(3) Initiate more client-centric dialog, and create time for business opportunities or meetings.

(4) Don’t be afraid to experiment—if something didn’t work last year, find out why and what you can you do to change it.

(5) Initiate more opportunities for your clients to learn and be trained by you, and for you to learn and be trained.

Warm Up A Cold Call

Many agents treat cold colds the same way they treat an introductory meeting; they immediately pitch a sales presentation on their clients, services and successes. Leading with your services and capabilities doesn’t work in either situation. In the past, we’ve discussed the importance of building a relationship with a prospect that is based on common goals and objectives, and that focuses on the value the agency has to offer. Customer centric conversations are the key to changing a buyer’s way of thinking, and good dialog should lead the prospect to recognize previously unknown risks to their business. Once they have recognized that they are dissatisfied you can step in to connect your services and capabilities, but this should never happen at the start of the sales process. Marketing guru Seth Godin affirms that salespeople need “more conversations and fewer announcements.” 

So how can you warm up a cold call with customer-centric dialog and position yourself for success?

(1)    Offer to share your expertise and insights and apply it to the prospect’s specific situation.

(2)    Immediately move to “What’s in it for me?” with a value based offer.

(3)    Position yourself as a Thought Leader—business writer Scott Ginsberg explains that a thought leader is “a trusted source who moves people with innovative ideas.”

 Here is an example of an effective call:

The reason I’m calling is to schedule a brief meeting to review the findings of the research we’ve been doing on what makes the biggest difference in preventing and managing employee injuries for leaders who want to reduce to number, cost and duration of employee injuries.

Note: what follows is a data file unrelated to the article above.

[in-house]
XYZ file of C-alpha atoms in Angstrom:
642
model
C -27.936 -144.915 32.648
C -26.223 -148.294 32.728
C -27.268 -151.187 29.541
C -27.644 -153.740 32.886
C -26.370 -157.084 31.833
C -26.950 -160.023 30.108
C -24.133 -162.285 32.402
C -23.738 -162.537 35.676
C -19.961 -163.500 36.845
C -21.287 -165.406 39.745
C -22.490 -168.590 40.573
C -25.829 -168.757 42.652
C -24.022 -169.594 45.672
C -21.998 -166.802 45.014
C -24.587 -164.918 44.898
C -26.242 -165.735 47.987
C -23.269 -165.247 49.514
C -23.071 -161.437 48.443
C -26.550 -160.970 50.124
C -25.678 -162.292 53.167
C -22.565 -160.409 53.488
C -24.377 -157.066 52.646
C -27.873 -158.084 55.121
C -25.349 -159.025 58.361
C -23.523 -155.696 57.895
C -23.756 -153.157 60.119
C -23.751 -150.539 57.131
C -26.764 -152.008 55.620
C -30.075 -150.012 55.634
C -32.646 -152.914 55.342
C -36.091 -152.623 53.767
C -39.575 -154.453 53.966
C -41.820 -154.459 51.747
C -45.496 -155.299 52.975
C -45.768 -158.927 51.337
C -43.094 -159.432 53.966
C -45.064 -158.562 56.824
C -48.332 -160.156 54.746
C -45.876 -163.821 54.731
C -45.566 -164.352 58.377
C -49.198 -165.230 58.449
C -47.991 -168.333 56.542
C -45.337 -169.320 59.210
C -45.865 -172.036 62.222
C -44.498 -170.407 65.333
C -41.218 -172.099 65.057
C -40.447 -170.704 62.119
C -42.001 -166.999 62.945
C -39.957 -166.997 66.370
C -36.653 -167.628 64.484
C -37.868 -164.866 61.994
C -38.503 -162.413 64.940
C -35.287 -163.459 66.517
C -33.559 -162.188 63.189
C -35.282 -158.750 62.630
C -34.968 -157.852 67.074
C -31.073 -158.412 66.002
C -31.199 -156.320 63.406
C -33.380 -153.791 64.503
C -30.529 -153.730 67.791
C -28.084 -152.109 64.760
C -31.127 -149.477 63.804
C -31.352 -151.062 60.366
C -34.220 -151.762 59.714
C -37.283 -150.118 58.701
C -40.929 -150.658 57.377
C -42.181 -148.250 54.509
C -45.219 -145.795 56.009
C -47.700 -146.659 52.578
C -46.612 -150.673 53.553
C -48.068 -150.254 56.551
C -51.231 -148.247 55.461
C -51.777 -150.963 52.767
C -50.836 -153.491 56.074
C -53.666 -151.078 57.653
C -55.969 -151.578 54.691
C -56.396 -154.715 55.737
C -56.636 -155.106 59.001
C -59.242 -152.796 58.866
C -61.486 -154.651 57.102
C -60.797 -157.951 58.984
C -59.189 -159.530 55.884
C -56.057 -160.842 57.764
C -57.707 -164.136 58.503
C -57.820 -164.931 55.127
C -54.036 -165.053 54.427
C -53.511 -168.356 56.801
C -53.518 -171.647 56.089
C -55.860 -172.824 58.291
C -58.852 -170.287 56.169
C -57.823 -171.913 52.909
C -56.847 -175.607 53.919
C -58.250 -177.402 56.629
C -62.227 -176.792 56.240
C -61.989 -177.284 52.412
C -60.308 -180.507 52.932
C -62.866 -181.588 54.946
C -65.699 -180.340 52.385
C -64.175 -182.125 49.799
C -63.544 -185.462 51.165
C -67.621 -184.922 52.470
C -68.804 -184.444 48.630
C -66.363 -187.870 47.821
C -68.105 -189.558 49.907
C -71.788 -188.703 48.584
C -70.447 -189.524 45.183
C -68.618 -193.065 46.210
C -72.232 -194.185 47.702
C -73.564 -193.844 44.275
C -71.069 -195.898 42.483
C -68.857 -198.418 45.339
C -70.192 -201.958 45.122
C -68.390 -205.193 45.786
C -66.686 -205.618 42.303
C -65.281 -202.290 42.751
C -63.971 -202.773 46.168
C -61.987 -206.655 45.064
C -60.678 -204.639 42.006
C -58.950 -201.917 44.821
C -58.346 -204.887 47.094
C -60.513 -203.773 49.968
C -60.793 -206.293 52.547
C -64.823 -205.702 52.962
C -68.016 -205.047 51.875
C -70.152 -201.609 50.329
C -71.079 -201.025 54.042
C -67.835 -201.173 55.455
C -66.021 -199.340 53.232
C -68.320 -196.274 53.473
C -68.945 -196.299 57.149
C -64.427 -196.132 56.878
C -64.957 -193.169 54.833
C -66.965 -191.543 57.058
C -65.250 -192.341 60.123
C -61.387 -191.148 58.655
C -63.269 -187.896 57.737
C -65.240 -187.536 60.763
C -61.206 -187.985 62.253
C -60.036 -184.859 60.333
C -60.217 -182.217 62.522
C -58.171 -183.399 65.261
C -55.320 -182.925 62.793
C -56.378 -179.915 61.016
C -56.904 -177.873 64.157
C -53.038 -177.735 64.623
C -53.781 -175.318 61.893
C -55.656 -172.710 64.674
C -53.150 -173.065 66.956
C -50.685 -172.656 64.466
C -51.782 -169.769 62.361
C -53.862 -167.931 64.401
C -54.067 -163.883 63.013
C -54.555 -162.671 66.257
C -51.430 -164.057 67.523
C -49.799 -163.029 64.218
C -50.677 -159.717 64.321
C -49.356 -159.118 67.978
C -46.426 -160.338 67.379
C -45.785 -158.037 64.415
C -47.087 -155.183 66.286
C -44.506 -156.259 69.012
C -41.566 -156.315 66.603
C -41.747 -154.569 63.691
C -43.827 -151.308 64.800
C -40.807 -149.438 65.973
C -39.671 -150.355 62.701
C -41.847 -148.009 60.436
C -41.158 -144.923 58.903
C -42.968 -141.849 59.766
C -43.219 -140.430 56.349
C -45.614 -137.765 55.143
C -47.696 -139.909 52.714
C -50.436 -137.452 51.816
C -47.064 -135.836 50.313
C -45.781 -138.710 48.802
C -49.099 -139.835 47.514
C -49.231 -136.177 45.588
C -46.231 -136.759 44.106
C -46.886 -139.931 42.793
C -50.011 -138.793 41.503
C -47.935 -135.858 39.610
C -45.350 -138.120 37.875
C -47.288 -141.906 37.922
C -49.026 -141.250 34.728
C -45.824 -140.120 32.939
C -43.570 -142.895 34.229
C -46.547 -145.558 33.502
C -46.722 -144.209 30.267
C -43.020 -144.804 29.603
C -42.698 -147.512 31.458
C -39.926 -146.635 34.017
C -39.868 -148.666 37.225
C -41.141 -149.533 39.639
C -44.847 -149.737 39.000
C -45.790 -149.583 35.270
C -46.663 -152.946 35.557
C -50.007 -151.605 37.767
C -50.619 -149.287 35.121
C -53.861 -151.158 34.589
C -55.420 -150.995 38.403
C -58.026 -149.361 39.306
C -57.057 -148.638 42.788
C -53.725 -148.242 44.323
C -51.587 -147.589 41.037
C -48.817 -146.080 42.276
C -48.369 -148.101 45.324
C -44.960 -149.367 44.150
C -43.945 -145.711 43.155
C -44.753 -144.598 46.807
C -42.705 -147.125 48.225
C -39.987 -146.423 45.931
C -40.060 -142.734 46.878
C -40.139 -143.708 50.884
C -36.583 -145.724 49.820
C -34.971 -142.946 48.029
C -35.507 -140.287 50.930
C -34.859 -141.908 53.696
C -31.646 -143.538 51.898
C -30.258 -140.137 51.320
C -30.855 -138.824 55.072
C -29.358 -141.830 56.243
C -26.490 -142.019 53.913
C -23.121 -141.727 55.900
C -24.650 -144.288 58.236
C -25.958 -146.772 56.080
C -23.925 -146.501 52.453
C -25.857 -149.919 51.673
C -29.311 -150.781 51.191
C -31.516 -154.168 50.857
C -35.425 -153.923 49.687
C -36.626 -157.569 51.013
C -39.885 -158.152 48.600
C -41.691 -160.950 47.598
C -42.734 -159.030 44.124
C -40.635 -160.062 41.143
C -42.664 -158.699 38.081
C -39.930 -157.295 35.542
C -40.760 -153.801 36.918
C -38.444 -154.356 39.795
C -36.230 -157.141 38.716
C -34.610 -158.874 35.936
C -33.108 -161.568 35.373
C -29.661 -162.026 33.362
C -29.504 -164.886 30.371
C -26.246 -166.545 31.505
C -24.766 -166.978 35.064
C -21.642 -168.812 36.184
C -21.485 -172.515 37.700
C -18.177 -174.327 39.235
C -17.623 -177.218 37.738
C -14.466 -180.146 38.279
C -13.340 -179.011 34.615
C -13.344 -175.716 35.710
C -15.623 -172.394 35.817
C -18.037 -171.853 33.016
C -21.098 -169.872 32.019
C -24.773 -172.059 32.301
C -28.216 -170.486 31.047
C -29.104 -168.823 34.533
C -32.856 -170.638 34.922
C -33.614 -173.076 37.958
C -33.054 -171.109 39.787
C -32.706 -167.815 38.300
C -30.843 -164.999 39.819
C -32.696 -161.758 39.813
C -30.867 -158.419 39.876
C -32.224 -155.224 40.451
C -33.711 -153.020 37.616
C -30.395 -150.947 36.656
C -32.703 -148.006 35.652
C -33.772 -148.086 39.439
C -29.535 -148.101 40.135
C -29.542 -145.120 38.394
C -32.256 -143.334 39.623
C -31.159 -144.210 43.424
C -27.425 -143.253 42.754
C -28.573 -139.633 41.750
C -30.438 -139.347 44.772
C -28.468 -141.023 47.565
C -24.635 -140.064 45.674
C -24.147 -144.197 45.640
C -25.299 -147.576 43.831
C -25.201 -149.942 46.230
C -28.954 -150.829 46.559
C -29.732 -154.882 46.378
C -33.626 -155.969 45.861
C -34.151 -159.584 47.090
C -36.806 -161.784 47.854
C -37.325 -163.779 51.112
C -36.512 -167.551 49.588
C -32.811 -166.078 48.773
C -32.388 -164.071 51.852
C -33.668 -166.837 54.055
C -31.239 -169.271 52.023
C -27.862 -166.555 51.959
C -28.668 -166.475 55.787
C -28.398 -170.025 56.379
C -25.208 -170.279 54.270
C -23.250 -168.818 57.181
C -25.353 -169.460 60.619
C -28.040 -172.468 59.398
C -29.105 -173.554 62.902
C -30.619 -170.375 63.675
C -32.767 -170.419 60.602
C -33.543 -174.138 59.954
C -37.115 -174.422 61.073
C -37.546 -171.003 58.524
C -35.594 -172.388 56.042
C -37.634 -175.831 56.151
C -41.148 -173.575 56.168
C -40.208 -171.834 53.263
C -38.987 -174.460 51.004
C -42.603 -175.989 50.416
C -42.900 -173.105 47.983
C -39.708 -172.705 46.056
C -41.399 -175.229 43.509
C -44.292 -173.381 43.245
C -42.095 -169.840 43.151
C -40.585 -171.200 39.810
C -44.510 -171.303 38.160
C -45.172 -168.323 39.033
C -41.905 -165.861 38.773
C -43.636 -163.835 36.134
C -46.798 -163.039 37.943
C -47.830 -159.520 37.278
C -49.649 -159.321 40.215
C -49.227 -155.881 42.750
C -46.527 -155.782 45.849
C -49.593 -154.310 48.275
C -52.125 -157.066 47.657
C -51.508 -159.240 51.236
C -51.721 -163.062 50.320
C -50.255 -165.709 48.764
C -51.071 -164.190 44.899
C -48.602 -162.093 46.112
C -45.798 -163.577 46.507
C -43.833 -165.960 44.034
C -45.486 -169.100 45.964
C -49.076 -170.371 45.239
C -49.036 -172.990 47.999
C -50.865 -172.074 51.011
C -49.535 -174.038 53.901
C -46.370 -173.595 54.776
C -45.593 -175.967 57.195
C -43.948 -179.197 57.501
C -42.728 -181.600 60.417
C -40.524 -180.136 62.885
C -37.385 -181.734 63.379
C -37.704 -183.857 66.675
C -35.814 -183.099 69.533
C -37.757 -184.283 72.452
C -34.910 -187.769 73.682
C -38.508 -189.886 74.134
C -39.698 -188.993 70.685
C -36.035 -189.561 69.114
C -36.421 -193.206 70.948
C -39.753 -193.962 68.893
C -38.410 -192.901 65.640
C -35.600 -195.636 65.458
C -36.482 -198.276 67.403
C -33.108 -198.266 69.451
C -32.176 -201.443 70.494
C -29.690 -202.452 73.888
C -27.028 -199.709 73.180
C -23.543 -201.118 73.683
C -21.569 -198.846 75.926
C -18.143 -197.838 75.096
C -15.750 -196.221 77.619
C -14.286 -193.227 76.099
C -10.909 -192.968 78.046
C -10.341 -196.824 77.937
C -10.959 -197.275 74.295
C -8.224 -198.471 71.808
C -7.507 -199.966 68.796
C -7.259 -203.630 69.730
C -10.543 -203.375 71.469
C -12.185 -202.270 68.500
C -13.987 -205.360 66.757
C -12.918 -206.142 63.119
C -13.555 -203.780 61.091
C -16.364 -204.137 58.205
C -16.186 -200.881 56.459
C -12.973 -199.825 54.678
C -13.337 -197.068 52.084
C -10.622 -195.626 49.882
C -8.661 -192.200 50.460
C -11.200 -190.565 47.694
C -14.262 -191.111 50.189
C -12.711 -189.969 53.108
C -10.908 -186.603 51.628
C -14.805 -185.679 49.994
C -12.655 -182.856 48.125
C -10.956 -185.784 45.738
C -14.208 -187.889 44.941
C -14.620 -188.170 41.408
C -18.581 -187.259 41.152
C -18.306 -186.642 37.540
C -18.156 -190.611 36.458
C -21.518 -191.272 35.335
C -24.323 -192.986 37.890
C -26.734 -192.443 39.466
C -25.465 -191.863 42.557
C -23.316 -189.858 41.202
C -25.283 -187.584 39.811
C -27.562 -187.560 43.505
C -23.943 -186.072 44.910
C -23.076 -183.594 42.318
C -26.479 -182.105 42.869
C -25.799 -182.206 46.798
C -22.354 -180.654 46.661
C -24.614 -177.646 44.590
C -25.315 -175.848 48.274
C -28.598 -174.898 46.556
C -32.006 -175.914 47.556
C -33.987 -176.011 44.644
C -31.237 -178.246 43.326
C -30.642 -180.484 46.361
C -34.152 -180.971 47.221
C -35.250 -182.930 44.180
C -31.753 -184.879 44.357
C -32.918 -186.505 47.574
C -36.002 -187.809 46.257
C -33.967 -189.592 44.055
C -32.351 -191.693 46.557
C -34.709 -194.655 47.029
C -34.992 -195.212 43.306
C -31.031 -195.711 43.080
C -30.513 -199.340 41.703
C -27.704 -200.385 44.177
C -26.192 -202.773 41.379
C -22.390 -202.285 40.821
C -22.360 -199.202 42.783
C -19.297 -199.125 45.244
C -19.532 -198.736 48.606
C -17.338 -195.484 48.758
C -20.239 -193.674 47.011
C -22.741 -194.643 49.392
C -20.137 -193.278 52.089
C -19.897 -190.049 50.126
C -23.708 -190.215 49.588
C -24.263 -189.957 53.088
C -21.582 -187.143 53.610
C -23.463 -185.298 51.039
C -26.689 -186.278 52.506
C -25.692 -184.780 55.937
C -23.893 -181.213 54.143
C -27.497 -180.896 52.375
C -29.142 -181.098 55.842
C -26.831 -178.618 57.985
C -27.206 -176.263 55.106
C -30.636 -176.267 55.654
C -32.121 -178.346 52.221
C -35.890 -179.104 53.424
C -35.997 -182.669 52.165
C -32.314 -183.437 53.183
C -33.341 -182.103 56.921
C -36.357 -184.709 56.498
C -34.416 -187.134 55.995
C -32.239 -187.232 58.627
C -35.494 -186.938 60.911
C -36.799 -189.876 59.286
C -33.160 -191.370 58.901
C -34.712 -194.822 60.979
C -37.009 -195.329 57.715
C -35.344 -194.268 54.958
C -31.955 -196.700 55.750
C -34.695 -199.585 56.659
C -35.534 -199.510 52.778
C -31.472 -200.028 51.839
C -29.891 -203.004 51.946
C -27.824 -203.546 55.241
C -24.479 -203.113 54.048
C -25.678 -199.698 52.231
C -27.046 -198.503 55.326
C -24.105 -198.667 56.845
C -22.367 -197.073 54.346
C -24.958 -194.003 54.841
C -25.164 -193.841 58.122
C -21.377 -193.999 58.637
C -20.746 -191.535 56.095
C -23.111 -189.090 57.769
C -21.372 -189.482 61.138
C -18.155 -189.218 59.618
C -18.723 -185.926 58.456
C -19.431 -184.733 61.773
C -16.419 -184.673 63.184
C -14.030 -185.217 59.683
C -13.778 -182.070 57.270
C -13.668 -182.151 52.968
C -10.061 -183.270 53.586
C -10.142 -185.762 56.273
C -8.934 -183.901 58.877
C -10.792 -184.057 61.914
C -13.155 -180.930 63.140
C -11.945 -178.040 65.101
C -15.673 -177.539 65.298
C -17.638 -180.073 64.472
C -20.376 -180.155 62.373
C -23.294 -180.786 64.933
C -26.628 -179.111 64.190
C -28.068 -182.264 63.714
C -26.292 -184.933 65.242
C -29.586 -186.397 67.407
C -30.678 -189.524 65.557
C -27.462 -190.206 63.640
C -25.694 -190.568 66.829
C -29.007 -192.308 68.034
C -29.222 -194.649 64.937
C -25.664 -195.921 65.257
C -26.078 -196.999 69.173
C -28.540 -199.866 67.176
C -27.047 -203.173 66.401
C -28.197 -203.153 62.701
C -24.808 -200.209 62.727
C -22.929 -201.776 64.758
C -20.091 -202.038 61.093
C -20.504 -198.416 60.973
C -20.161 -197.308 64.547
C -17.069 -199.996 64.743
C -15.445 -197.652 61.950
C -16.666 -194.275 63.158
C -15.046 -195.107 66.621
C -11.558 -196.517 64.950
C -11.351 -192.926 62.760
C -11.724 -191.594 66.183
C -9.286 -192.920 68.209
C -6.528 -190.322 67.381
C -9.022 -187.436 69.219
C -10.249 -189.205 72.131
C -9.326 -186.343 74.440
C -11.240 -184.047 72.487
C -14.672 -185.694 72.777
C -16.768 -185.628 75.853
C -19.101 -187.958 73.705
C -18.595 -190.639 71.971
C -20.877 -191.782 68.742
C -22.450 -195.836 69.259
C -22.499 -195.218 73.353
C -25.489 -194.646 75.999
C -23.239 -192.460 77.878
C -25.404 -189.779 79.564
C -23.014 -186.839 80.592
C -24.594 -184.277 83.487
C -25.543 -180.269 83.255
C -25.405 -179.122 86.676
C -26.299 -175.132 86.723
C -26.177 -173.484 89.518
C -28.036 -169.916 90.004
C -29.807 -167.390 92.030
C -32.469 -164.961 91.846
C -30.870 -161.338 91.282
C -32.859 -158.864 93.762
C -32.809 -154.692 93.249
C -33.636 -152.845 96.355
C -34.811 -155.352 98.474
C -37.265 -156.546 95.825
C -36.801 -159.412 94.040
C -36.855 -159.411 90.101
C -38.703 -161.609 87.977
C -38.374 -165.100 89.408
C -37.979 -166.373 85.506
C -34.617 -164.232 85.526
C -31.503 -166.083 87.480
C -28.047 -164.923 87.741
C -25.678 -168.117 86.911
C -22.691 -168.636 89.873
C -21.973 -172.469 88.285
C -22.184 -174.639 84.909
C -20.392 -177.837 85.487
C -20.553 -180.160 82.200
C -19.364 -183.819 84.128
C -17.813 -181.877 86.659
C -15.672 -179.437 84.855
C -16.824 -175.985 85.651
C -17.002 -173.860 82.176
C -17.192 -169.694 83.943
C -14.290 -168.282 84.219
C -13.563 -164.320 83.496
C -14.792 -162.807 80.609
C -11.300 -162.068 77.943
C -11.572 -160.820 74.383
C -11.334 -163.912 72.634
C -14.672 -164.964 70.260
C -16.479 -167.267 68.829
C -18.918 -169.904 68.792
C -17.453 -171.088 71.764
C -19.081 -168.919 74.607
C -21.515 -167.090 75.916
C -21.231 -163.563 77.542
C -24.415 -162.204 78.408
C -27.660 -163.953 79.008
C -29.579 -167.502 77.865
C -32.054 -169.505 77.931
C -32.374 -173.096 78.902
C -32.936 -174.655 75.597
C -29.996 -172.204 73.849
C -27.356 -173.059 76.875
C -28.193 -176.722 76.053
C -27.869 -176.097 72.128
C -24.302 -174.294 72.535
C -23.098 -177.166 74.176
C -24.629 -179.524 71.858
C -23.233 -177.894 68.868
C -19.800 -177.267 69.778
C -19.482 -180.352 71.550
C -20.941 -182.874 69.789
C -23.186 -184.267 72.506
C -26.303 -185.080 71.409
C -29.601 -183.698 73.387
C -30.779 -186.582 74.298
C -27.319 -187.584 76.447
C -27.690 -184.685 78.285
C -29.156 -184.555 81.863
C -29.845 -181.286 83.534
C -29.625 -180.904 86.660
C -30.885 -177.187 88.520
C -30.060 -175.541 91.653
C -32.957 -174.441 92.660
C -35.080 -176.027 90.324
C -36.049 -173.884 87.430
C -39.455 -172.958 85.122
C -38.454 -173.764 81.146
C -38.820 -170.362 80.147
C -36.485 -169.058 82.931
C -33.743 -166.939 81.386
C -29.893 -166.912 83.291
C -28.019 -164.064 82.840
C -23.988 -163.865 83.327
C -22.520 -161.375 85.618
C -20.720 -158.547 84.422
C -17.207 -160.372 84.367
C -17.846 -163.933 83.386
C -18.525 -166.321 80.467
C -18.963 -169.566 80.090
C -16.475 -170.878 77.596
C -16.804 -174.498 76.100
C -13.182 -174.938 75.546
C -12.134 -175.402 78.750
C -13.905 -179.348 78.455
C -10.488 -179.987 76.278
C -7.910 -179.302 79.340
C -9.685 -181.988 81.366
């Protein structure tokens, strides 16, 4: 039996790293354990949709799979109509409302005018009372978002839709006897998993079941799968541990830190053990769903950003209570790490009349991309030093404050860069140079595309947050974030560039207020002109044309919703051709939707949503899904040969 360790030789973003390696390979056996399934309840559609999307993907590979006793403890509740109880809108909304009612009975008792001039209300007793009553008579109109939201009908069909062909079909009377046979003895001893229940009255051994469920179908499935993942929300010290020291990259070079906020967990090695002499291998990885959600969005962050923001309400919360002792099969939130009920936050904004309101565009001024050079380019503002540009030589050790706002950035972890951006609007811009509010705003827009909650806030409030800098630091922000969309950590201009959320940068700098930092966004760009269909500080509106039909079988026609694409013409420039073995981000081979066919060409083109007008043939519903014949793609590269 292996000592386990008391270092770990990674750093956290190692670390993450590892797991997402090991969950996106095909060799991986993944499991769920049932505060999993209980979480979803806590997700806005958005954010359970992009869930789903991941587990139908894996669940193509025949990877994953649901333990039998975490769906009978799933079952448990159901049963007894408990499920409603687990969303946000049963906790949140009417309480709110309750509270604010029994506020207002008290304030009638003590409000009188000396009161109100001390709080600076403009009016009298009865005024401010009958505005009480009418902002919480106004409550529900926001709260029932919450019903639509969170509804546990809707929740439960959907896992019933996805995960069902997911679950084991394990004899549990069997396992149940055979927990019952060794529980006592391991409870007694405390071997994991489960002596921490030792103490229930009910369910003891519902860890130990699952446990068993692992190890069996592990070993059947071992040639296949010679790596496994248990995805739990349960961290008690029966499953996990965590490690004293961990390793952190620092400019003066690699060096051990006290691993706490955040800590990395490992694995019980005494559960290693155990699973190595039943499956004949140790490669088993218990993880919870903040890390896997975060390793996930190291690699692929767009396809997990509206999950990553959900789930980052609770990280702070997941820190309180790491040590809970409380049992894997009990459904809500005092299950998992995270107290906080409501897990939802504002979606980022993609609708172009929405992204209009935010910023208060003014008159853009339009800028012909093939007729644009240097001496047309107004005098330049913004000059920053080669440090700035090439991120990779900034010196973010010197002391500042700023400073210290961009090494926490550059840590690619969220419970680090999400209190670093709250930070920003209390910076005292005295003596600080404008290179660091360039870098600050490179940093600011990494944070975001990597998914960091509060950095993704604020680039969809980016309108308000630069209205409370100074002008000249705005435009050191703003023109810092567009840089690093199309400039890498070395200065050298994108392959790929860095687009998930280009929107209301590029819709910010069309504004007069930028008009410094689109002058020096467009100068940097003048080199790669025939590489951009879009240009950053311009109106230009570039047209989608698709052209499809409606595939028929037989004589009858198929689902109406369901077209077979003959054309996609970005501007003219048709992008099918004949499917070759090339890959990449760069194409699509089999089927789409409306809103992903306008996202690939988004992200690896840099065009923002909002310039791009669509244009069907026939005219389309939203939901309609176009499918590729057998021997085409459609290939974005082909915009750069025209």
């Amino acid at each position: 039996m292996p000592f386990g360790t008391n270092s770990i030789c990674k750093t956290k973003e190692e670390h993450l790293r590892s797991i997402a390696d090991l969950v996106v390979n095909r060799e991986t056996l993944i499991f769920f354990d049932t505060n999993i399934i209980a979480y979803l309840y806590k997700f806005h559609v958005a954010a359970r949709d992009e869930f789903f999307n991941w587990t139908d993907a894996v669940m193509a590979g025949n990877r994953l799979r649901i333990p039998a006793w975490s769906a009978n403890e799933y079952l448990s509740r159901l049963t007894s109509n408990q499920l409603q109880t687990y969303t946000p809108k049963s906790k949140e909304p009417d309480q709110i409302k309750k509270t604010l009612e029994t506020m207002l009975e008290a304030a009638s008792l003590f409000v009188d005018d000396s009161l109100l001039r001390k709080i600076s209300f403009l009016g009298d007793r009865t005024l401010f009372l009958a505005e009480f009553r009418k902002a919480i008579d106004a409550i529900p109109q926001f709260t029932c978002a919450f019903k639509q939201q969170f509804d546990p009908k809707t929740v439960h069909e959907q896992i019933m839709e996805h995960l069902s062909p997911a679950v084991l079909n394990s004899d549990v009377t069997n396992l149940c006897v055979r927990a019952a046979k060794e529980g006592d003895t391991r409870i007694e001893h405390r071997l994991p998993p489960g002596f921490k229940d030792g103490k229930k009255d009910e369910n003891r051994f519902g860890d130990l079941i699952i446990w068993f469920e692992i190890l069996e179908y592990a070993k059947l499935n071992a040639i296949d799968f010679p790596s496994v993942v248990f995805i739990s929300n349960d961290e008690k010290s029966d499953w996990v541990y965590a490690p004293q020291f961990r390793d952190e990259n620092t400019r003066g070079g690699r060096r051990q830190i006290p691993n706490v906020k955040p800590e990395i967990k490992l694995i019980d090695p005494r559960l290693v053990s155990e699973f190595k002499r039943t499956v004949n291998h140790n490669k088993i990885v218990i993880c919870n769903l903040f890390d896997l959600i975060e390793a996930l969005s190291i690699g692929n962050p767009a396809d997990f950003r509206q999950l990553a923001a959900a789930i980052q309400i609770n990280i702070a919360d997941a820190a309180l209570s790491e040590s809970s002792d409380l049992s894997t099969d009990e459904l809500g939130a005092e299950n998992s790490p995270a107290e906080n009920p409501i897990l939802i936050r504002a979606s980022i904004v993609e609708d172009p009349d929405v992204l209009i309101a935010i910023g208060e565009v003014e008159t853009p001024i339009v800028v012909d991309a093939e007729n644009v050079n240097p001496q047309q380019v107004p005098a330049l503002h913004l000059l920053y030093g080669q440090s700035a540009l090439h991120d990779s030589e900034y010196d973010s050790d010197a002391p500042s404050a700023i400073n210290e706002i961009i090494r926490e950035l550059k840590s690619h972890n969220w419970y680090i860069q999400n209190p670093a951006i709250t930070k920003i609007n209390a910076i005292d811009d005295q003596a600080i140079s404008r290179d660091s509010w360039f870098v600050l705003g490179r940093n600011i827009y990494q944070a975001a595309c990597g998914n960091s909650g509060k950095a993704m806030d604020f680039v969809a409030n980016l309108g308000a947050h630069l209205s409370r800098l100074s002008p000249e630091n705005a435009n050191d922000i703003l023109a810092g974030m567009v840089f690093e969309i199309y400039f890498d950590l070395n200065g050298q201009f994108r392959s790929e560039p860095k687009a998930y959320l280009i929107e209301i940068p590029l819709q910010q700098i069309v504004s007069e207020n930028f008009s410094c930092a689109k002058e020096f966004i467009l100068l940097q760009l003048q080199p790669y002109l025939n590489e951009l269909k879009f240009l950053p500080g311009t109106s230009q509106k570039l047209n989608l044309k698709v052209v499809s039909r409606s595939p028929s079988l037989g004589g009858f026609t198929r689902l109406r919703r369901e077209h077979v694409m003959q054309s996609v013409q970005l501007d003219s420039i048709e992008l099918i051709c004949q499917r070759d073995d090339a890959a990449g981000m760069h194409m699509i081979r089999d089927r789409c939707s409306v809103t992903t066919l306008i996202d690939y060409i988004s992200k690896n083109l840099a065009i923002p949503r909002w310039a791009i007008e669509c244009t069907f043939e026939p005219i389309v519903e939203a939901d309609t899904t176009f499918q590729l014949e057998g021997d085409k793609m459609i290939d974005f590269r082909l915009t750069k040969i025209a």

In the next few years there will be critical changes in the industry for which you may want to prepare. If you’re interested, we can discuss what areas to focus on that will make the biggest difference in your specific situation.

Note that this approach leaves you open to schedule a follow-up phone call or first meeting, and it is a non-threatening call to action that doesn’t confuse or overwhelm the prospect with insurance jargon and a list of services.

What successful cold calling strategies have you used to capture the attention of prospects and secure a next meeting?

Aligning Stakeholders

At the end of this year, many agencies will fail to develop a strategic sales plan for next year that is more comprehensive and focused than just a list of business activities. Unfortunately, without a strategic plan it is virtually impossible to successfully predict and meet revenue goals, and producers are not held accountable. There are many steps in creating a successful plan, but one step that is critical and that agencies often struggle with is the alignment of all stakeholders.

In an article on, Paul Schoemaker explains: “When drafting the Declaration of Independence in 1776, Ben Franklin famously said, “Surely we must all hang together lest we all hang separately” (as traitor to the British Crown). When leaders bring new strategies to life, the biggest obstacle they face is aligning others along the desired path.”